Home Law International Handbook of Juvenile Justice
POLICING AND JUVENILES
In contrast to courts and detention facilities, which respond to juveniles separately from adults, most law enforcement officers respond to situations involving juveniles and adults. However, officers use much more discretion in policing juveniles, as they are typically engaged in nonserious offenses. Depending upon the seriousness of the offense, officers have a wide range of options in responding to juveniles, including informal counseling, release to parents, and arrest. In recent years, several changes in the juvenile justice system have changed the role of law enforcement officers, resulting in officers responding to very young juveniles for relatively minor offenses, including the policing of juveniles in schools and zero- tolerance policies.
Following the rise in juvenile crime in the 1980s, many schools began partnerships with local law enforcement where officers were embedded within schools (Trump 1998). Schools were previously reliant upon teachers and administrators to provide a security function and respond to disruptive students, but “their presence pose[d] little threat to the more disruptive offenders” (p. 31), thereby necessitating a more authoritative presence. Various models of school policing exist across the country, including school security departments, school police departments, and school resource officers (SRO). School security departments are designed to provide a security function in schools. While staff typically have less training and authority when compared with other models, in some cases they may carry weapons or make arrests. This practice recently came under fire in Florida, as security officers employed at Hillsborough County elementary schools were unsworn officers, yet could carry firearms and engage in defensive tactics (Kourkounis 2014). Other districts retain school police departments where sworn officers are paid by the district to provide services. Finally, the SRO model has gained popularity in recent years, where local law enforcement agencies assign officers to schools. Officers embedded within schools provide a varying array of services, including deterrence, security, program implementation, mentoring, and delinquency prevention. In many schools, officers implement the G.R.E.A.T. program, a program designed to provide younger juveniles with the skills and information to assist them in avoiding gang membership.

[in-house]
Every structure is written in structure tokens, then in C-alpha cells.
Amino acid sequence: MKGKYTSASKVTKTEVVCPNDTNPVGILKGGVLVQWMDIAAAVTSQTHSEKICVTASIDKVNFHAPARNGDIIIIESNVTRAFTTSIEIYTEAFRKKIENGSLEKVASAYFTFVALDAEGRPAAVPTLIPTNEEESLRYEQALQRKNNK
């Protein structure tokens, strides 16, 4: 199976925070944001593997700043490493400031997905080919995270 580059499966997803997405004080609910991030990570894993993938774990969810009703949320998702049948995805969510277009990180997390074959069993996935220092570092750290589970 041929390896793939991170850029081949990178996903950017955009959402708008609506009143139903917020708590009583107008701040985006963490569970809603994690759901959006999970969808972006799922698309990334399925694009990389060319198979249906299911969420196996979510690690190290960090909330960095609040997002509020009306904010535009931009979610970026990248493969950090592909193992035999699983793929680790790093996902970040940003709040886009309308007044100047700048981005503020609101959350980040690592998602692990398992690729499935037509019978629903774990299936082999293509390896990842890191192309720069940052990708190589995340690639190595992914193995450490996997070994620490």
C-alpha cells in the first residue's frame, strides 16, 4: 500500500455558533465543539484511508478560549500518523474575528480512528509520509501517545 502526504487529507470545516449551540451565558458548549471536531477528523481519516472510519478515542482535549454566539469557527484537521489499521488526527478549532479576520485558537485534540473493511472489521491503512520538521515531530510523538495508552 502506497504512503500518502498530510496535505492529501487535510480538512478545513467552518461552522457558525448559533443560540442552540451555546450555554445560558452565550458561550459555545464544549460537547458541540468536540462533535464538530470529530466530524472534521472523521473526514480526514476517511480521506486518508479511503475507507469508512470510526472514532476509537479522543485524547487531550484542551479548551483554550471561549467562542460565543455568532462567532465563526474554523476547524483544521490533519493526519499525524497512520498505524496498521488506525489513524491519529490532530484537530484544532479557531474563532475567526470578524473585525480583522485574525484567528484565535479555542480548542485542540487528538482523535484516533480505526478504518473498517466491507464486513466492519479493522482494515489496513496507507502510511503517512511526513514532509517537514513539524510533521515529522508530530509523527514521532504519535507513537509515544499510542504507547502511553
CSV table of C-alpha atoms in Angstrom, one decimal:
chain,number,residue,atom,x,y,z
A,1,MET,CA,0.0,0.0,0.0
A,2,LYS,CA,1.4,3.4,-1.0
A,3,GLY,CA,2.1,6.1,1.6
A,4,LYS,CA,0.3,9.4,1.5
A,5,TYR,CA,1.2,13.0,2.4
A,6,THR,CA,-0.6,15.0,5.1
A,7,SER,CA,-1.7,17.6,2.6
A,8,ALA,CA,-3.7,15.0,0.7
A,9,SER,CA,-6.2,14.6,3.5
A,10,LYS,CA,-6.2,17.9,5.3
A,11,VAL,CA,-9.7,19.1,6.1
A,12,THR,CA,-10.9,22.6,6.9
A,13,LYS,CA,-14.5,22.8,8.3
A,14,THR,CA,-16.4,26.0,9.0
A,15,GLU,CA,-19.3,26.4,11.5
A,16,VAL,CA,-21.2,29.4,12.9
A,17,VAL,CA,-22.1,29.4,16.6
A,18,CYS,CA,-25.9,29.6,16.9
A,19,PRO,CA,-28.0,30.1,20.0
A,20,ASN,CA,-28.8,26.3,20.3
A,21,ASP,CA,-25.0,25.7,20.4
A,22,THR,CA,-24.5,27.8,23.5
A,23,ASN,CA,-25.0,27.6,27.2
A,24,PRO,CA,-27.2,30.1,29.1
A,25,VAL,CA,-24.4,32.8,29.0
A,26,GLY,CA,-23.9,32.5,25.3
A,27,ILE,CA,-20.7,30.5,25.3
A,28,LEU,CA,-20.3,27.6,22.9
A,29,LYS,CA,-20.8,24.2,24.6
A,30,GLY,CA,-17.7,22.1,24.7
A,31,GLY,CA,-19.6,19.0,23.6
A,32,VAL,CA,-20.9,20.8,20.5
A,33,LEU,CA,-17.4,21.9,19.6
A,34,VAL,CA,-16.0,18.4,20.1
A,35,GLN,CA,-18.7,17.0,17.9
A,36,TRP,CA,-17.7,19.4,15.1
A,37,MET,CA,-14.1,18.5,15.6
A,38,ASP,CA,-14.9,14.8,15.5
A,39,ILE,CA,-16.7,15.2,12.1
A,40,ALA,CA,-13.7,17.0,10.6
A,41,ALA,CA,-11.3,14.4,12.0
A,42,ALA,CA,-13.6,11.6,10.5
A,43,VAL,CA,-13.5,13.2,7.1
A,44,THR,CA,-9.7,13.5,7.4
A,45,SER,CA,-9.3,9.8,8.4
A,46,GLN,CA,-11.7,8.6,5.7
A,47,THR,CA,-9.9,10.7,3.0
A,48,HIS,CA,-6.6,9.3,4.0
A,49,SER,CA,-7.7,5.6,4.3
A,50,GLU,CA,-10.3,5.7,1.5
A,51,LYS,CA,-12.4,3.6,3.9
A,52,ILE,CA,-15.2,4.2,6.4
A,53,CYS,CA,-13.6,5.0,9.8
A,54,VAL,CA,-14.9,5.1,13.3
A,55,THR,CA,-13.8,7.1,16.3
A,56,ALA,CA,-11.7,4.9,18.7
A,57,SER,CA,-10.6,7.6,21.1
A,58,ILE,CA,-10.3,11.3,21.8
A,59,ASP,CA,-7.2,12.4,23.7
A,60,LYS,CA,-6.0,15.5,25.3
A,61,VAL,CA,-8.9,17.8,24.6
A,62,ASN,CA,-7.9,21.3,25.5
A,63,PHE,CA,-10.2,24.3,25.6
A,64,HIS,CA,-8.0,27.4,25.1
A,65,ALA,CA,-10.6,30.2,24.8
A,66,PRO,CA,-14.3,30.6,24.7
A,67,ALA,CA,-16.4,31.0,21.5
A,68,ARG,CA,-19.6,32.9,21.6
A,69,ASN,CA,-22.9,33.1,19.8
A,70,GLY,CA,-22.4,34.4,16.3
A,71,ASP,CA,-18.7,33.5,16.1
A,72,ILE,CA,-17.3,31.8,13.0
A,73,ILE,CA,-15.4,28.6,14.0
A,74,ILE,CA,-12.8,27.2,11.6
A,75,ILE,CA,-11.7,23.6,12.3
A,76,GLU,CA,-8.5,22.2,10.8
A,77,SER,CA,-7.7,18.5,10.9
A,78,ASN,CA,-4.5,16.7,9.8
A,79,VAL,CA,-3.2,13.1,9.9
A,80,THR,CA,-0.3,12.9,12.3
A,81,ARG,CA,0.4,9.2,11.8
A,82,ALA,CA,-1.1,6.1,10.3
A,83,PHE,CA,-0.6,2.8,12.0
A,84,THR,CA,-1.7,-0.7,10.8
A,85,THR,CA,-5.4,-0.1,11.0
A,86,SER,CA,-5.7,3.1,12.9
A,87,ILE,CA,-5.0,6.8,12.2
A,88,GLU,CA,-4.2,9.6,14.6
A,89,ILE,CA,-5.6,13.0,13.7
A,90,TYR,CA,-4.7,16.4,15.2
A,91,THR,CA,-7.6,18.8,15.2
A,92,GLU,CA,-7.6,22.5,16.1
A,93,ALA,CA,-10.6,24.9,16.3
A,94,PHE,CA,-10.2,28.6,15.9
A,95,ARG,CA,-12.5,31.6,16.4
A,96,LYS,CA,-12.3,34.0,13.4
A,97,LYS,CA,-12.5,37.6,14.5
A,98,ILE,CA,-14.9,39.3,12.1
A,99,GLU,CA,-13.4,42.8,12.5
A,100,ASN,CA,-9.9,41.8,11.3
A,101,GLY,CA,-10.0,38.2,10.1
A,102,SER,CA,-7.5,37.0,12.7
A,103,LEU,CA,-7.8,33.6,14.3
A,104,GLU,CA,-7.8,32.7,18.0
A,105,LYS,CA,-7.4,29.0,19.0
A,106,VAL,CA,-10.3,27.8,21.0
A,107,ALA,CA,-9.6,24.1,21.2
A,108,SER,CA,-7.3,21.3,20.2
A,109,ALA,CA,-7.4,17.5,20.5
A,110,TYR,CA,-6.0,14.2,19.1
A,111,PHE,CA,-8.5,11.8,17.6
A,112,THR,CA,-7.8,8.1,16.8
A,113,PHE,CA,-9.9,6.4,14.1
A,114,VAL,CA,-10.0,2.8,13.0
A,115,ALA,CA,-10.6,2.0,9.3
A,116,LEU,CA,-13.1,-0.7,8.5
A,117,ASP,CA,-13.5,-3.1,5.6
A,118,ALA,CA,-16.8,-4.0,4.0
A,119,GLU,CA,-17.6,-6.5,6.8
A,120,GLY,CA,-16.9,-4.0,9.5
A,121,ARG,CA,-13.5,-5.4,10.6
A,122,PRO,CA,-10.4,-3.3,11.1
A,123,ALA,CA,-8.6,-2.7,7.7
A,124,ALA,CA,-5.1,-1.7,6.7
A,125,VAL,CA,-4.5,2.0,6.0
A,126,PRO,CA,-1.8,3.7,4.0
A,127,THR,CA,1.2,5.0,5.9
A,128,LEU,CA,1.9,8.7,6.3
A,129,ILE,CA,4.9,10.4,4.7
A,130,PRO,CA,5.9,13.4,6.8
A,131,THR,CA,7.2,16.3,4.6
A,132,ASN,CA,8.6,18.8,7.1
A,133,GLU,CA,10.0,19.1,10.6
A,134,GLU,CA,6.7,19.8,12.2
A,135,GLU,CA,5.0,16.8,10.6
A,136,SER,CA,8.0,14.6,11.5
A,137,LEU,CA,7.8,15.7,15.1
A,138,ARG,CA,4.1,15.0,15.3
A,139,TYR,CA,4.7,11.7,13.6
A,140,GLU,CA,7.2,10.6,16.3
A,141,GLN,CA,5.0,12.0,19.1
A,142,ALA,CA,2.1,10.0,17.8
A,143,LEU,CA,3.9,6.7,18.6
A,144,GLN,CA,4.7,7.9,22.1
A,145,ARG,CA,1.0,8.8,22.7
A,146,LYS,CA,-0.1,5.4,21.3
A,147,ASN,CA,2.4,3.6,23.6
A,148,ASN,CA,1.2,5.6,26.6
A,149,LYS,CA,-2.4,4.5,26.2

Despite their increasing popularity, school officer programs face several challenges and criticisms. One major challenge in implementing SRO programs is that the initial funding tends to be based upon temporary federal grants of 3 years (Weiler & Cray 2011). After this, departments or schools are expected to locate alternate funding sources. This has led some to criticize the sustainability of these programs, as they are likely to draw uncommitted officers who question the longevity of their positions. Officers also frequently regard a school officer assignment as “babysitting” and undesirable, potentially resulting in apathetic officers being placed in these positions. Additionally, many programs fail to effectively train SROs, instead relying upon on the job training while shadowing another SRO (Finn & McDevitt 2005). The training and effectiveness of SROs have come under recent scrutiny, as several cases of punitive treatment of juveniles have been made public. For example, one sheriff’s department was sued following the handcuffing of two children under the age of 10, while another was criticized for handcuffing and arresting a 5-year-old (Zalatoris 2015).
A related issue that shapes law enforcement responses to juveniles in schools is the adoption of zero-tolerance policies across the United States. In the 1990s, schools introduced policies of automatic suspension or expulsion and arrest for bringing weapons of any type into schools (Curtis 2014). Implemented in response to public concerns of juveniles engaging in gang activities and abusing drugs, these policies have expanded to include formal punishments for less serious offenses (e.g., cigarettes, fighting) and minimal violations (e.g., swearing, carrying a butter knife for lunch). Because zero-tolerance policies have been implemented disproportionately in inner city schools, they have also had a harsh impact on impoverished minority youths. Recently termed “the school to prison pipeline,” juveniles are now receiving formal punishments in the criminal justice system that will impact them in the long term for behaviors that would have previously been responded to informally by school administrators. The increased presence of officers in schools and punishment of juveniles for seemingly minor offenses means that a growing number of juveniles are removed from schools, which coupled with limited resources and opportunities, results in greater criminal justice system involvement well after adolescence (Heitzeg 2009; Price 2009).
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